Dillian Whyte wants Anthony Joshua fight, doubts it will happen
By Scott Gilfoid: Eddie Hearn, the promoter for undefeated heavyweight contender Anthony Joshua (13-0, 13 KOs), mentioned Dillian Whyte (14-0, 11 KOs) as a potential opponent for Joshua for either his July 18th or September 12th fight. Whyte, 27, says he’s ready to face Joshua whenever he’s ready to face him, but he doubts that the fight will happen.
Whyte believes that either Hearn or Joshua himself don’t want the fight against him after he beat Joshua in the amateurs and knocked him down.
If Hearn chooses not to match Joshua against Whyte in July or September, then you can only conclude that Hearn is worried about what could happen to his 6’6” prize. The guys that Hearn has been putting in with Joshua haven’t throwing punches at him. Hearn has been selecting fighters that have just come out and danced around until they were eventually stopped. Joshua’s last two opponents Kevin Johnson and Raphael Zumbano Love are prime examples of fighters who just came out and threw nothing back at Joshua.
“The most logical fight is against Anthony Joshua. I don’t like him and he doesn’t like me,” Whyte said to southlondon-today. “I’ve beaten him before and since then it’s been a massive problem for him. It’s a natural match-up with a good old-fashioned, blood-fuelled rivalry. I’ve told him I’ll fight him whenever.”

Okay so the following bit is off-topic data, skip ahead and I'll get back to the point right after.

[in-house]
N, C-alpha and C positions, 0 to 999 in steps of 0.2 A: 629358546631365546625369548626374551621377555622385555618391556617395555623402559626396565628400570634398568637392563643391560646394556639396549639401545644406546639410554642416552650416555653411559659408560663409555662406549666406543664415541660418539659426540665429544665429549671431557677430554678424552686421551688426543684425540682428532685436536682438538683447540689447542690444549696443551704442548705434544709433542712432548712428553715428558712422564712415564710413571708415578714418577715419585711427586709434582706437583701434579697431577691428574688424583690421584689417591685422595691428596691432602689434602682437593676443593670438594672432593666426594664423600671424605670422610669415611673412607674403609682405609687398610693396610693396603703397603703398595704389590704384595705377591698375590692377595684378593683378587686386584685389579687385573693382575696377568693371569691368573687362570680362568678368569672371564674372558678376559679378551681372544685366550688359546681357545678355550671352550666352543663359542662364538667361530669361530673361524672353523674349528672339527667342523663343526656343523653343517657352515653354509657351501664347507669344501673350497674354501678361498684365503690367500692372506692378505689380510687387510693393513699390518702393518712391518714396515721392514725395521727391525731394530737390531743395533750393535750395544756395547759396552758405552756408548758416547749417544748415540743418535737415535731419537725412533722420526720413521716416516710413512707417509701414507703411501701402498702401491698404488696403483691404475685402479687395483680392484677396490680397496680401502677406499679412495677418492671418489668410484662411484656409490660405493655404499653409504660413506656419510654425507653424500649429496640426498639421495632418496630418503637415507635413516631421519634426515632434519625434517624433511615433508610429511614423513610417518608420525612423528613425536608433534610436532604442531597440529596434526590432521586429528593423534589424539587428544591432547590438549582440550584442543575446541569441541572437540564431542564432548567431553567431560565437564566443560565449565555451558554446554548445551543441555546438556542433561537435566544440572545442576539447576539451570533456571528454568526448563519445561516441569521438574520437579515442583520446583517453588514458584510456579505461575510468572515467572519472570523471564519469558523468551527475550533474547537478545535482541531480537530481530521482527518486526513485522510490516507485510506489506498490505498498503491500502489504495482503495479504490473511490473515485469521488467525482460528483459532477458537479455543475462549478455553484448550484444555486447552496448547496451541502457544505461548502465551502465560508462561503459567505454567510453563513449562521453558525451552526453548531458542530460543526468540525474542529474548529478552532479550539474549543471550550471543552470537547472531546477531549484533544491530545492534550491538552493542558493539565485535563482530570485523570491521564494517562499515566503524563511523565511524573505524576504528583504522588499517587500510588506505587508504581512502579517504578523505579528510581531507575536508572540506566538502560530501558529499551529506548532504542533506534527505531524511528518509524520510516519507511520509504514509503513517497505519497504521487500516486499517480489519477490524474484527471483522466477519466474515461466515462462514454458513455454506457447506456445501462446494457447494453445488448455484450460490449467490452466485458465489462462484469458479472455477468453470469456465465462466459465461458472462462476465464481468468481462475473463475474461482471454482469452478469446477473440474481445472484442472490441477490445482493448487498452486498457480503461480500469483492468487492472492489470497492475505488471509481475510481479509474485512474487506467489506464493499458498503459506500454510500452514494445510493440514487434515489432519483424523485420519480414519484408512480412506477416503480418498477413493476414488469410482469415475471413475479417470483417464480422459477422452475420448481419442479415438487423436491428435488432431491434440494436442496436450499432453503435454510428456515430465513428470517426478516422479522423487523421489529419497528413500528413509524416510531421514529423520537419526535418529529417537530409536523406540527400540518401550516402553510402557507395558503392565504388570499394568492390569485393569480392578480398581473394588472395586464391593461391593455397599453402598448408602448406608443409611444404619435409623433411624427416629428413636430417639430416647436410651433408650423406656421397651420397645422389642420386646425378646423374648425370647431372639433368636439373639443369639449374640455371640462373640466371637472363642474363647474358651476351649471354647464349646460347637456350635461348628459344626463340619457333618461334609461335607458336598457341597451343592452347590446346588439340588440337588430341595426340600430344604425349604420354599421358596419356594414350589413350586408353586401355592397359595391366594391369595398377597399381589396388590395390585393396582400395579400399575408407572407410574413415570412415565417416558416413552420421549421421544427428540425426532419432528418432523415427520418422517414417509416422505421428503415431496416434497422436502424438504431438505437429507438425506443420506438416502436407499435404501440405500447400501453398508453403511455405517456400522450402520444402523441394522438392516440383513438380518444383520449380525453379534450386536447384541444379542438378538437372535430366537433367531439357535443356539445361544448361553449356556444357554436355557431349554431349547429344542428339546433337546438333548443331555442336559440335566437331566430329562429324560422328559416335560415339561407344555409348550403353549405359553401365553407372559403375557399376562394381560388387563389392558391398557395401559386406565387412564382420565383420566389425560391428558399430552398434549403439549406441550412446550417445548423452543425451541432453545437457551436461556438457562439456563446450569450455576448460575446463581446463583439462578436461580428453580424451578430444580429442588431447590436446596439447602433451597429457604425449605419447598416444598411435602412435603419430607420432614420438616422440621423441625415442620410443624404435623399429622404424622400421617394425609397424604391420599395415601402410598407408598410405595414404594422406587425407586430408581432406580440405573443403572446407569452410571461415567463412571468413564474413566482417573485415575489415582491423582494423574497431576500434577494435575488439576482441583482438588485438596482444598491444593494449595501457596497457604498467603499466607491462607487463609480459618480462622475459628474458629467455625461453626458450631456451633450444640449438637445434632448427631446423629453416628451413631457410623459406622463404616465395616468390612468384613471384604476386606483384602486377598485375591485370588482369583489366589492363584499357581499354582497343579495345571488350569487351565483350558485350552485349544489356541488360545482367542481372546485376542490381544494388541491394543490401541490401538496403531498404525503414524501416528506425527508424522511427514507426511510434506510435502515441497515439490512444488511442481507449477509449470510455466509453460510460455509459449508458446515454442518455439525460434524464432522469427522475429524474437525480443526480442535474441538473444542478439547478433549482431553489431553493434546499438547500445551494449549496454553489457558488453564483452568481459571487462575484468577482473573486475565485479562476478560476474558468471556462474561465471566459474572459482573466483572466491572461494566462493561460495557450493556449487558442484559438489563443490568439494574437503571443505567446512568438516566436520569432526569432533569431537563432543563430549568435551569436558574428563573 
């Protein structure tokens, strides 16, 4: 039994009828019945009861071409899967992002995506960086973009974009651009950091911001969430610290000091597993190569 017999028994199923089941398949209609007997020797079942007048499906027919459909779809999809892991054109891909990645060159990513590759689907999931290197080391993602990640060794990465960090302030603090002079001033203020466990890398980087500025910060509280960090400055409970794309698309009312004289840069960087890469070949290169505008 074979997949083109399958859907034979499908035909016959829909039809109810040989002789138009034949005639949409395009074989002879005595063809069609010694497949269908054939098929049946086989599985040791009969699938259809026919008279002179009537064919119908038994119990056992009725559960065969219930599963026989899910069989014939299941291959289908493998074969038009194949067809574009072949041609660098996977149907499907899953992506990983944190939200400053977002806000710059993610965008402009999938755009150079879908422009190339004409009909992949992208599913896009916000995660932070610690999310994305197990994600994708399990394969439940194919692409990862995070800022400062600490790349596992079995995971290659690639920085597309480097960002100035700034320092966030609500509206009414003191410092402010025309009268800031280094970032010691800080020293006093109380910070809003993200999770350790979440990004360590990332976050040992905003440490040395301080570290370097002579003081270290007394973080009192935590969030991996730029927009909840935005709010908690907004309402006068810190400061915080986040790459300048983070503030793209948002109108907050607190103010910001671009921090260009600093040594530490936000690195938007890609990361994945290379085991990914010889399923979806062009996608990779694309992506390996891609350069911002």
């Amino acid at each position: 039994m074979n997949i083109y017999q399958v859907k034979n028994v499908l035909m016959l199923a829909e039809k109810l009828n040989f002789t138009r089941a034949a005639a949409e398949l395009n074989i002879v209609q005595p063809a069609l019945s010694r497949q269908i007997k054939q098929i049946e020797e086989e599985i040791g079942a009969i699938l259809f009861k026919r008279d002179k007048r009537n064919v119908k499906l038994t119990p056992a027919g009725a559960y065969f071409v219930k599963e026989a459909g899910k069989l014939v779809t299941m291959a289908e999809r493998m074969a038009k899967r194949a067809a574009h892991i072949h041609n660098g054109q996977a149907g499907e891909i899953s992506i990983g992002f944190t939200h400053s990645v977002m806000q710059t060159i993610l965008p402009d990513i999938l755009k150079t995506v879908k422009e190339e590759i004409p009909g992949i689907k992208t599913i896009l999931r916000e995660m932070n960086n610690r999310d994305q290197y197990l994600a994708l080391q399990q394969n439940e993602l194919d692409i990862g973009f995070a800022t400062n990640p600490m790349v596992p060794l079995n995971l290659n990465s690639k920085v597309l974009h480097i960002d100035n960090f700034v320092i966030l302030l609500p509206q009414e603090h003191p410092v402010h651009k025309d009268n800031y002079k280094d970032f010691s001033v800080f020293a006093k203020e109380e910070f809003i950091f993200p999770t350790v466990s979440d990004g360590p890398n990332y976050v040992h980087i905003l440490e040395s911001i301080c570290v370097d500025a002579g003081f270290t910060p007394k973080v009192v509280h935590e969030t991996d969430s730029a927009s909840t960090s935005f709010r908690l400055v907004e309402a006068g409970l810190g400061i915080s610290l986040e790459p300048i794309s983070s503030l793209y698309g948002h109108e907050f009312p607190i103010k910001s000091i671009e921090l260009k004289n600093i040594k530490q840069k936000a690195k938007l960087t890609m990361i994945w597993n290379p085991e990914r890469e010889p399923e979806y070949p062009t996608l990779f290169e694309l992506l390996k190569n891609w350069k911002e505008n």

think Whyte won’t be selected by Hearn to face Joshua in 2015. The reason is Whyte is too different from the fodder that Hearn has been feeding Joshua. For starters, Whyte actually throws punches, and the guys that Hearn has been feeding Joshua have done little other than to stand around waiting to be knocked out. Secondly, Whyte has top rate world class punching power. That makes him dangerous because Whyte can knockout anyone in the heavyweight division if he lands his left hook and right hand. He’s got lethal punching power. It doesn’t matter than he would be giving away three inches in height to Joshua. Whyte’s power makes him dangerous for a fighter as slow and as easy to hit as Joshua is.
In looking at the Joshua-Whyte fight, Joshua was hurt on at least three occasions by Whyte, and he should have been knocked down twice in the fight, not just once. Whyte sent Joshua flying into the ropes on one occasion after nailing him with a right hand. The referee failed to call it a knockdown when it was pretty apparent that the ropes held Joshua up. What jumps out at me when watching the Joshua vs. Whyte fight was how much faster Joshua was back then compared to how he fights nowadays. Joshua was very fast of hand and foot back then, because he didn’t have all the muscle weight slowing him down. He looked no heavier than 220 when he fought Whyte, and he’s since put on close to 30 pounds. That extra muscle doesn’t seem to have increased his punching power. It just seems to have slowed him way down. I can only imagine how it would negatively affect Joshua if he were forced to fight a 10 or 12 round fight. We’re likely talking about him fighting on fumes once he gets past the 6th round.
“I think in his camp, someone wants it and someone doesn’t – either he wants it and his promoter doesn’t, or his promoter wants it but he doesn’t,” Whyte said. “It’s two up and-coming heavyweights in the same country so we have a good rivalry.”
I agree with Whyte. I think someone in Joshua’s camp doesn’t want the Whyte fight, be it Hearn or Joshua. I wouldn’t be surprised if it were both Joshua and Hearn who want no part of Whyte. He hits too hard, and he actually throws punches. He’s all wrong for Joshua when compared to the guys that Hearn has been putting in the ring with him.